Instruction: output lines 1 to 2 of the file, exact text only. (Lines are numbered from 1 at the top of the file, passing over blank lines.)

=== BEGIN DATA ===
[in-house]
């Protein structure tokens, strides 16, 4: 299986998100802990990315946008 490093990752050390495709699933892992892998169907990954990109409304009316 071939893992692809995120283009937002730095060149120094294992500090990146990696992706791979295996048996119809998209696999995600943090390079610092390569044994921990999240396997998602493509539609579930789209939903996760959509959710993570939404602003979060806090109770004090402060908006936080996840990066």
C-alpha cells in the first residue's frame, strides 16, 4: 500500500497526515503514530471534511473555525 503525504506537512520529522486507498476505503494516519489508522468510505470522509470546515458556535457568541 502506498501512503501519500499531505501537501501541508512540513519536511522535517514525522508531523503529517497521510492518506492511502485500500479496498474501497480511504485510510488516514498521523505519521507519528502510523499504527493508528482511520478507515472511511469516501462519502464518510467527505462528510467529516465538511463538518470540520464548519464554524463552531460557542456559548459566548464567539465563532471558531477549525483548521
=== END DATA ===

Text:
[in-house]
């Protein structure tokens, strides 16, 4: 299986998100802990990315946008 490093990752050390495709699933892992892998169907990954990109409304009316 071939893992692809995120283009937002730095060149120094294992500090990146990696992706791979295996048996119809998209696999995600943090390079610092390569044994921990999240396997998602493509539609579930789209939903996760959509959710993570939404602003979060806090109770004090402060908006936080996840990066």